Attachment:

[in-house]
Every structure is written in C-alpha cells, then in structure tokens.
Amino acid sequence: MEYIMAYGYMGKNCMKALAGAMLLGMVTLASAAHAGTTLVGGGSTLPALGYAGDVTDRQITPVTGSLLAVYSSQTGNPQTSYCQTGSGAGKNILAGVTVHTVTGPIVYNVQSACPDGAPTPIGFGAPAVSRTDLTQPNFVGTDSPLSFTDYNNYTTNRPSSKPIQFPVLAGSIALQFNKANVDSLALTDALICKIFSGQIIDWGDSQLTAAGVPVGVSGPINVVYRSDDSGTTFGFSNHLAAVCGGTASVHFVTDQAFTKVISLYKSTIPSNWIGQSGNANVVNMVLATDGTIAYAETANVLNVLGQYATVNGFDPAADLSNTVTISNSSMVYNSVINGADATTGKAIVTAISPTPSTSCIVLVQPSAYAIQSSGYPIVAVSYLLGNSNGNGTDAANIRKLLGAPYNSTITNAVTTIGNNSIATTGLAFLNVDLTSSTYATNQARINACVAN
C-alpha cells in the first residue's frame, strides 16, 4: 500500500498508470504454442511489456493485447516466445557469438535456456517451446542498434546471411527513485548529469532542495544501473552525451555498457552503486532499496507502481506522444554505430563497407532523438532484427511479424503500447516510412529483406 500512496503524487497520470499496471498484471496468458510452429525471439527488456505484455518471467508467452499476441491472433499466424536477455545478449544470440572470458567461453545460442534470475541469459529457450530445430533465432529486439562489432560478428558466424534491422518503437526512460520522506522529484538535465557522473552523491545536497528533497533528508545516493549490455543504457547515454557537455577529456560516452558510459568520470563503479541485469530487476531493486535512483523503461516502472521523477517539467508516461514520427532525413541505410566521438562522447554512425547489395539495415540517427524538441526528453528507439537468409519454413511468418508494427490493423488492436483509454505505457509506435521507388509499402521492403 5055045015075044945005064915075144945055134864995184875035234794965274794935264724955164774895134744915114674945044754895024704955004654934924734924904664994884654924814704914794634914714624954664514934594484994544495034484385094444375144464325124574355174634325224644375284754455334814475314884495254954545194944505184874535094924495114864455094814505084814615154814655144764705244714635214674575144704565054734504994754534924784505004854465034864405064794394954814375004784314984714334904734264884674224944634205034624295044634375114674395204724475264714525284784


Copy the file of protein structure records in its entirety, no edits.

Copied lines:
[in-house]
Every structure is written in C-alpha cells, then in structure tokens.
Amino acid sequence: MEYIMAYGYMGKNCMKALAGAMLLGMVTLASAAHAGTTLVGGGSTLPALGYAGDVTDRQITPVTGSLLAVYSSQTGNPQTSYCQTGSGAGKNILAGVTVHTVTGPIVYNVQSACPDGAPTPIGFGAPAVSRTDLTQPNFVGTDSPLSFTDYNNYTTNRPSSKPIQFPVLAGSIALQFNKANVDSLALTDALICKIFSGQIIDWGDSQLTAAGVPVGVSGPINVVYRSDDSGTTFGFSNHLAAVCGGTASVHFVTDQAFTKVISLYKSTIPSNWIGQSGNANVVNMVLATDGTIAYAETANVLNVLGQYATVNGFDPAADLSNTVTISNSSMVYNSVINGADATTGKAIVTAISPTPSTSCIVLVQPSAYAIQSSGYPIVAVSYLLGNSNGNGTDAANIRKLLGAPYNSTITNAVTTIGNNSIATTGLAFLNVDLTSSTYATNQARINACVAN
C-alpha cells in the first residue's frame, strides 16, 4: 500500500498508470504454442511489456493485447516466445557469438535456456517451446542498434546471411527513485548529469532542495544501473552525451555498457552503486532499496507502481506522444554505430563497407532523438532484427511479424503500447516510412529483406 500512496503524487497520470499496471498484471496468458510452429525471439527488456505484455518471467508467452499476441491472433499466424536477455545478449544470440572470458567461453545460442534470475541469459529457450530445430533465432529486439562489432560478428558466424534491422518503437526512460520522506522529484538535465557522473552523491545536497528533497533528508545516493549490455543504457547515454557537455577529456560516452558510459568520470563503479541485469530487476531493486535512483523503461516502472521523477517539467508516461514520427532525413541505410566521438562522447554512425547489395539495415540517427524538441526528453528507439537468409519454413511468418508494427490493423488492436483509454505505457509506435521507388509499402521492403 5055045015075044945005064915075144945055134864995184875035234794965274794935264724955164774895134744915114674945044754895024704955004654934924734924904664994884654924814704914794634914714624954664514934594484994544495034484385094444375144464325124574355174634325224644375284754455334814475314884495254954545194944505184874535094924495114864455094814505084814615154814655144764705244714635214674575144704565054734504994754534924784505004854465034864405064794394954814375004784314984714334904734264884674224944634205034624295044634375114674395204724475264714525284784